Folonko

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The Folonko (crocodile) also known as Mama Folonko, is one of three sacred fresh water crocodile pools in The Gambia. It is located in the rural village of Kartong, where I spent two years on a self directed residency from 2012 - 2014, and subsequently visit every year.

The pool is surrounded by a sacred forest, which includes kobo figs and run palms; a habitat for many species of birds and biological diversity. The surface of the pool is covered by a layer of pakanui-water lettuce. The crocodiles are not always visible within the water, however they are there, still and silent. On a visit to the site I was fortunate to see two of the white Folonko, which locals consider to be extreemly sacred.

'Folonko' is a project which I have undertaken preliminary research and development for whilst visiting Kartong village in February 2018/19. It relates to an enquiry I am making into my relationship and experience with African tradition, ritual animism, and the healing qualities of sound. I am interested with the relationship between indigenous human culture and their engagement with natural ecosystems as a place where sprits, dreams and waking reality merge.

Mama Folonko is in spiritual union with the women elders of the six Kartong village tribes. As custodians they use the site to pray, chant and perform ritual blessings. This spirituality has grown from generations of pragmatic empiricism. It is a place of pilgrimage, where people visit the elders to receive blessings and prayers to help with fertility in exchange for traditional offering of white candles, salt and kola nuts.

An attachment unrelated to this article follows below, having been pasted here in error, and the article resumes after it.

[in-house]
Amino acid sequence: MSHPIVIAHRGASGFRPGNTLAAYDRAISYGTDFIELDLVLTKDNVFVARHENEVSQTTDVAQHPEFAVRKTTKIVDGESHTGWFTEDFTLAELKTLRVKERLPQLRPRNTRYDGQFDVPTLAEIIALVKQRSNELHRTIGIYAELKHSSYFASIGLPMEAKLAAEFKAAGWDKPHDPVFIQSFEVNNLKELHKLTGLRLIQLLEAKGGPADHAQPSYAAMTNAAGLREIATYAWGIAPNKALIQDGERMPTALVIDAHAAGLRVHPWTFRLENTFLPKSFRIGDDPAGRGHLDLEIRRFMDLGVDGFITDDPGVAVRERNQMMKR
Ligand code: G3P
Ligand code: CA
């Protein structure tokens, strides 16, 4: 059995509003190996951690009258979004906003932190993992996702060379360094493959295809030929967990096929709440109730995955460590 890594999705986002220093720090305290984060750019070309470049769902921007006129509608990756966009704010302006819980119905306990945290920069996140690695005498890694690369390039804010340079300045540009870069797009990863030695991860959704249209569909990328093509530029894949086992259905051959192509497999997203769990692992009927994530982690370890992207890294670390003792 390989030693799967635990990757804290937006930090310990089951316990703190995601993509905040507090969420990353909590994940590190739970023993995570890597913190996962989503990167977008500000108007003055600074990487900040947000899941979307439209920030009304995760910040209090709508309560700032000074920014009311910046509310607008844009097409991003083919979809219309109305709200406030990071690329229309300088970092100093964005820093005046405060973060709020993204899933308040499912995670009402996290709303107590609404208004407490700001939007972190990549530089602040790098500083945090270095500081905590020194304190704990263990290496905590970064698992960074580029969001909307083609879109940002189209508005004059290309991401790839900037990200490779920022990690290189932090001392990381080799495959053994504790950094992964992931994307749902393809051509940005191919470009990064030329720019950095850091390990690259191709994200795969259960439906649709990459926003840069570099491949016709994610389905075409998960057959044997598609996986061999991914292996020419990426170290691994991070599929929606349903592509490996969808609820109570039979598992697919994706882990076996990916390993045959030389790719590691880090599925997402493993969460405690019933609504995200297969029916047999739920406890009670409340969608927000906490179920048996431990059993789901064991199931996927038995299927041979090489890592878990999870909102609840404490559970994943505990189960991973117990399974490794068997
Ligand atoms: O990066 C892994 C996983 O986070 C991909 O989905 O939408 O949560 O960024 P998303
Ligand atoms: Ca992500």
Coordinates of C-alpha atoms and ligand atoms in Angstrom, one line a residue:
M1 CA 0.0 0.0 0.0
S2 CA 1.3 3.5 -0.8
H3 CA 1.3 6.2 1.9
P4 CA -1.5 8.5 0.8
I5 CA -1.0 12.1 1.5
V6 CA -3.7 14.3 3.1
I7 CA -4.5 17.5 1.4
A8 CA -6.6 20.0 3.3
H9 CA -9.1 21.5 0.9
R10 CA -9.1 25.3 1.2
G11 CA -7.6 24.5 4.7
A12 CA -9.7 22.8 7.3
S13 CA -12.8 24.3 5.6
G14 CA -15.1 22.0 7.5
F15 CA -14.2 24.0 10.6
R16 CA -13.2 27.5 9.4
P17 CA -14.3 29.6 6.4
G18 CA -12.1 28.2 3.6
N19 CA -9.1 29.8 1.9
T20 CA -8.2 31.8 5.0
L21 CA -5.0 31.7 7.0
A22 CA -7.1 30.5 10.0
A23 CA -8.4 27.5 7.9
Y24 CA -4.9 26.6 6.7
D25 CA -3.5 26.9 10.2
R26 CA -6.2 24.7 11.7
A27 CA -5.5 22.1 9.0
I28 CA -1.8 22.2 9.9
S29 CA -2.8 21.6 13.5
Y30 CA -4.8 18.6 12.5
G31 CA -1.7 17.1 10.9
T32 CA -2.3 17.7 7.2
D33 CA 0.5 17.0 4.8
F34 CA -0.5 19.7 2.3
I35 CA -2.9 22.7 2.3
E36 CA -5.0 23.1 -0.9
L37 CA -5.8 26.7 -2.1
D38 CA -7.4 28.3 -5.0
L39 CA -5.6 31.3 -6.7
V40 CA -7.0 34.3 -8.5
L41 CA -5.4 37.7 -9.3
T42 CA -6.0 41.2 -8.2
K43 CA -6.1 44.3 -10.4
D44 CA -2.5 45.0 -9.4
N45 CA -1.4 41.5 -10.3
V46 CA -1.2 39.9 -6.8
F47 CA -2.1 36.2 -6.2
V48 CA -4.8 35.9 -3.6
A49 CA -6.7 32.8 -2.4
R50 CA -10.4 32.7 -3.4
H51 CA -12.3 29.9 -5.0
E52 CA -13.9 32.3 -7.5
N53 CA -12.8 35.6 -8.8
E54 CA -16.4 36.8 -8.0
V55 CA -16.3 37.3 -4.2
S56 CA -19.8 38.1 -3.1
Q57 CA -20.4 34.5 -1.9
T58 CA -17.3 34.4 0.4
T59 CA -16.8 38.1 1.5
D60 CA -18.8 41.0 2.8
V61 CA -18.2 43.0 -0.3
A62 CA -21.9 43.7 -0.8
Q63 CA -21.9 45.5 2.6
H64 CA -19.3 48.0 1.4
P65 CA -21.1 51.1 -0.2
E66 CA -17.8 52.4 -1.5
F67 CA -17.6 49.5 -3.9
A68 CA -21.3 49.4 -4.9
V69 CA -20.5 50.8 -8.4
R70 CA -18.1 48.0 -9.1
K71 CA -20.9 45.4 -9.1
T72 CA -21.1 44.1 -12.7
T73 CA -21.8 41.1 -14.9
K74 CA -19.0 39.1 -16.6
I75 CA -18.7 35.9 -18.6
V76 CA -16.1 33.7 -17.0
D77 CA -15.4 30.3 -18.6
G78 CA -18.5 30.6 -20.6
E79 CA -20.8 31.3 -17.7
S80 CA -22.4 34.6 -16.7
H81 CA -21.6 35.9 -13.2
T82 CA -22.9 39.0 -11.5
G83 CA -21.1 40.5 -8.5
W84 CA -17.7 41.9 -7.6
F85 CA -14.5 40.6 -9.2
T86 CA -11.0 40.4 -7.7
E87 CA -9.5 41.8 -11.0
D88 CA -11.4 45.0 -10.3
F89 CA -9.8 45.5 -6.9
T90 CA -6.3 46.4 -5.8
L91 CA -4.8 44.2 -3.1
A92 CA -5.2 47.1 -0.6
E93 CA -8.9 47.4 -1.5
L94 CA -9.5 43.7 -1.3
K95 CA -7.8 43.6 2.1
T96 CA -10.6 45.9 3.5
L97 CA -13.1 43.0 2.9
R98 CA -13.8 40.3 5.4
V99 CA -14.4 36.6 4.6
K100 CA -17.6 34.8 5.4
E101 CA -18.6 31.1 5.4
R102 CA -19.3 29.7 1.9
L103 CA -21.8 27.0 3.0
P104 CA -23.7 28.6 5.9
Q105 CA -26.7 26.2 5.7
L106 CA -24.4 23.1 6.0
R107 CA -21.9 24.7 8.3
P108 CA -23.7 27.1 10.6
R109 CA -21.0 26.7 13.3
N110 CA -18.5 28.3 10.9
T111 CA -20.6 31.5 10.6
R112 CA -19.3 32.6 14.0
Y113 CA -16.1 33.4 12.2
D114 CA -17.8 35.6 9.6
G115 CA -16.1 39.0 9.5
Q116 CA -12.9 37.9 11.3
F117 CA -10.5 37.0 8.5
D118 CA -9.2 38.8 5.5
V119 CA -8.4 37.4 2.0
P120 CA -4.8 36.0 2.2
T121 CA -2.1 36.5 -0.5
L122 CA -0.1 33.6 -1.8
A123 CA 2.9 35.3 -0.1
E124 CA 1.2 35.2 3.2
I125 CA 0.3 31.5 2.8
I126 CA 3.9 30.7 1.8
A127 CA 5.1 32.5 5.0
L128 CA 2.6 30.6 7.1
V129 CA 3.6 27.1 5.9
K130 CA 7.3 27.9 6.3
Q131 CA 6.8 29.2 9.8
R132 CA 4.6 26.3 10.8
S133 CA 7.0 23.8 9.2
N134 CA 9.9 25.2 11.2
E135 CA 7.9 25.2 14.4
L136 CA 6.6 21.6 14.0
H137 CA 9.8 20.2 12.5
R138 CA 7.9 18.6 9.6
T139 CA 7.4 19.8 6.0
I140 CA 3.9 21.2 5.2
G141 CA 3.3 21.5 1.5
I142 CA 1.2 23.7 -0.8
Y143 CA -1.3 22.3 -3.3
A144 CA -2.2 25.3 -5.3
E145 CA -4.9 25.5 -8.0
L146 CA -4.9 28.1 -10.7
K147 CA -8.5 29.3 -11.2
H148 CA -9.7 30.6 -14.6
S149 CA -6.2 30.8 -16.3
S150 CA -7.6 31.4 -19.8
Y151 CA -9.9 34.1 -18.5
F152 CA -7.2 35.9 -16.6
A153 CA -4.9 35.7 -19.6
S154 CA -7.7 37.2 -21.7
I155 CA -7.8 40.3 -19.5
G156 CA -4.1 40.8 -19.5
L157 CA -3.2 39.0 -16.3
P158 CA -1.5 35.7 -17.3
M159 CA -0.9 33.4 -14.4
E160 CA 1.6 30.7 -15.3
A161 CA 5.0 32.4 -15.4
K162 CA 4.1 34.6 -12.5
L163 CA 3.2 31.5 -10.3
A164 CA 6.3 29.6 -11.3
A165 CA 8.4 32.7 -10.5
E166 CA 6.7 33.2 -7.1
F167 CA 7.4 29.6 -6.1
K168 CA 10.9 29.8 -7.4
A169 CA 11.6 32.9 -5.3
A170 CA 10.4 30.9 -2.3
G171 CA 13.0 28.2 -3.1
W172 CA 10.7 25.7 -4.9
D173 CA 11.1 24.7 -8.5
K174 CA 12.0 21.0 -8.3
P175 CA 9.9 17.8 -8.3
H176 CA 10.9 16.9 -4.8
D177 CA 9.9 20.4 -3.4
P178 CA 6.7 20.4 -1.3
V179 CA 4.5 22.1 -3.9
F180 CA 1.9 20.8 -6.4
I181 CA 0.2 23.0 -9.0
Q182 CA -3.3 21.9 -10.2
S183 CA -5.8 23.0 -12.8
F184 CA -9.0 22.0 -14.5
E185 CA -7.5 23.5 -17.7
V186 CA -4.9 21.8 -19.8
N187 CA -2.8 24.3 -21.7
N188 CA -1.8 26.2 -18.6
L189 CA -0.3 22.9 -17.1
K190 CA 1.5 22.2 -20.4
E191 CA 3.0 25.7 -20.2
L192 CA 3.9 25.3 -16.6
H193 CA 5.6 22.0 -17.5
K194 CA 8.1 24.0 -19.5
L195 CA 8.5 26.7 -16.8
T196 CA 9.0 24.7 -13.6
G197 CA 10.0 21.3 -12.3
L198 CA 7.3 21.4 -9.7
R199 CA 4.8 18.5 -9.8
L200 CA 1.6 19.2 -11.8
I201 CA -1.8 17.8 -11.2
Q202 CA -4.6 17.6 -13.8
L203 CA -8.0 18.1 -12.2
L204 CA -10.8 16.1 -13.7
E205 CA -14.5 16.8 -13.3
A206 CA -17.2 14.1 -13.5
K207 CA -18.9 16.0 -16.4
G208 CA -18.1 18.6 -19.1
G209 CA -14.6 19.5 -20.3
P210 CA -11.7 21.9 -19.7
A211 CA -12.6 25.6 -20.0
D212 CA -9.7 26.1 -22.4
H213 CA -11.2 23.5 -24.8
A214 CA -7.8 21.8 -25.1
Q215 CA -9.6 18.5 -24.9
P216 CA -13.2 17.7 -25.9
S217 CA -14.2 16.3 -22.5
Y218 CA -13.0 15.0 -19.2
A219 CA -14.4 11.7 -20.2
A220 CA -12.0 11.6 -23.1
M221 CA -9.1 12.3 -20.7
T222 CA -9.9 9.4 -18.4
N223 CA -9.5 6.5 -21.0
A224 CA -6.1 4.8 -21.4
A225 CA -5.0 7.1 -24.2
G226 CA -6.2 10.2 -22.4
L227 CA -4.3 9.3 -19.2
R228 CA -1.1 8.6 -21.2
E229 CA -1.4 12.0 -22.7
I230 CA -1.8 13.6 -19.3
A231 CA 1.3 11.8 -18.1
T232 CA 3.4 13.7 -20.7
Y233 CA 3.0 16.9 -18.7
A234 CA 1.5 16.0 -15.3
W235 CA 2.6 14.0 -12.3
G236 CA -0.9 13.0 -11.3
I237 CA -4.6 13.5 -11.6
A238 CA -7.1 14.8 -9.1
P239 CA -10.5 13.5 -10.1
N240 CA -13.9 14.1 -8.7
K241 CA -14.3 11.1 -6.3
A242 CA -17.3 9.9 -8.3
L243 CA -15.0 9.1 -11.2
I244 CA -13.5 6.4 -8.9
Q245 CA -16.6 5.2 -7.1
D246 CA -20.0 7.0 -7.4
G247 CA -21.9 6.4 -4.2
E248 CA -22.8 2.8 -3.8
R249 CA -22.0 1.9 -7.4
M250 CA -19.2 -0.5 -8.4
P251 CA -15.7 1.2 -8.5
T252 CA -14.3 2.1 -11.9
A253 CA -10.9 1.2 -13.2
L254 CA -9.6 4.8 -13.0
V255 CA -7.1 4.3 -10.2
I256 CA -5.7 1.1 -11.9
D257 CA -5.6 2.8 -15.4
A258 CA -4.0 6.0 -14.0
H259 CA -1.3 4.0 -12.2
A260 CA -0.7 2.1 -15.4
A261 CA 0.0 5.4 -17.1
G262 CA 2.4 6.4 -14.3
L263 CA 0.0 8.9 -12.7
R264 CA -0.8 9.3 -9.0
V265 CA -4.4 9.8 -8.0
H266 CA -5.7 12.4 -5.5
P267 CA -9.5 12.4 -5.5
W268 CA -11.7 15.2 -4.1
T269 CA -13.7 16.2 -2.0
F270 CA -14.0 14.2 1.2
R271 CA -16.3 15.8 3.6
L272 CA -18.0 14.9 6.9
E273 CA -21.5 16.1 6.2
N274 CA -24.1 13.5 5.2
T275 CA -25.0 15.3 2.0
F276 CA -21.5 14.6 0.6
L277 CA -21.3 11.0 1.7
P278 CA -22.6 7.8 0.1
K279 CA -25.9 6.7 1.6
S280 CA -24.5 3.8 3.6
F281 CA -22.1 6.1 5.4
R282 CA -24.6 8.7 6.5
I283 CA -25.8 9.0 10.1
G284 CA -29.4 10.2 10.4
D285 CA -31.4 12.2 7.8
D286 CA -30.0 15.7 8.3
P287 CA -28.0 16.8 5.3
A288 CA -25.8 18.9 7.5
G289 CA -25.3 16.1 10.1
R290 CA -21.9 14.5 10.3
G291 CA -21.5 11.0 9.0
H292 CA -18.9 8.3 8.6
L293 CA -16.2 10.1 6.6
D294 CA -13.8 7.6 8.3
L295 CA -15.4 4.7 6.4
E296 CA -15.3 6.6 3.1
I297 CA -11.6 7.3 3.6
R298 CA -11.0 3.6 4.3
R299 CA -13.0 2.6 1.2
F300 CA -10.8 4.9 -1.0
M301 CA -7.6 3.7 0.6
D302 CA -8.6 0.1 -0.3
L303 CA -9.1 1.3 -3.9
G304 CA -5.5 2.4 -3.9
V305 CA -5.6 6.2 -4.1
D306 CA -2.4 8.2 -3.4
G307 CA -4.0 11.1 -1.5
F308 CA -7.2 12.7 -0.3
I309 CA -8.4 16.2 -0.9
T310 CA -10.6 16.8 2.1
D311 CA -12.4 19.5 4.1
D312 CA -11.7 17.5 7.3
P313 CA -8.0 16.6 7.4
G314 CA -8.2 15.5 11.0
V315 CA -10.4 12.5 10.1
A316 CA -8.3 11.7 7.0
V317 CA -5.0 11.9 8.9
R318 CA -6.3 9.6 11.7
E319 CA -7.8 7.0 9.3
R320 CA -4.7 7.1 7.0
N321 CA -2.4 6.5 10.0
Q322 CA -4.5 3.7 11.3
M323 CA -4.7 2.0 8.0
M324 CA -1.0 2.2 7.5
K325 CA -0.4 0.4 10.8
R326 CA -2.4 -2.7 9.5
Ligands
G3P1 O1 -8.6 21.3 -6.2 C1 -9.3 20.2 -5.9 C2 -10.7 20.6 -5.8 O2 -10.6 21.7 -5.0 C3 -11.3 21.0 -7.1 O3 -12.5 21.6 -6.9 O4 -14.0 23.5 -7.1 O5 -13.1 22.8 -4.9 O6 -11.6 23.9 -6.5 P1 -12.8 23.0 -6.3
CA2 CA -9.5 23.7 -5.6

Part of my research into 'Folonko' has involved taking part in the sacred ceremonies performed by the women elders, where I drank the sacred water and performed ablutions. Field recordings were collected of the ritual, the inside of the rain forest and within the Folonko Pool with the use of hydroponic mics.

The resonance to understanding this embodied relationship is perceived through my understanding of abstractions, and a personal enquiry into sound as energy and communication through animist beliefs. These are details I am exploring throughout my practice.

'Folonko' is a project I intend to develop as a sound art installation and exhibit in England, The Gambia and Internationally.

I offer special thanks and my deepest respect to the elders at the Folonko Pool for granting me permission to share their rituals.

© Tony Spencer

 

Foli

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In my experience rural West African people have a strong connection to sound, drawing inspiration form the natural environment and trusting that reality resides predominantly in what is heard and said.

Foli, a mandinka word describing speech or to produce music, is an ongoing project, which explores phonetic descriptive sounds of translated drum patterns. In West African culture, phonetic speech is still the traditional method of teaching, and their oral history, ritual and sacred rites of passage are passed onto generations through percussion and other forms of ancestral music. The vocabulary of music is described through the lips of the speaker, providing a description of how the sound would transfer when hands physical connect to a drum, which in turn creates sound to occupy space in the external world.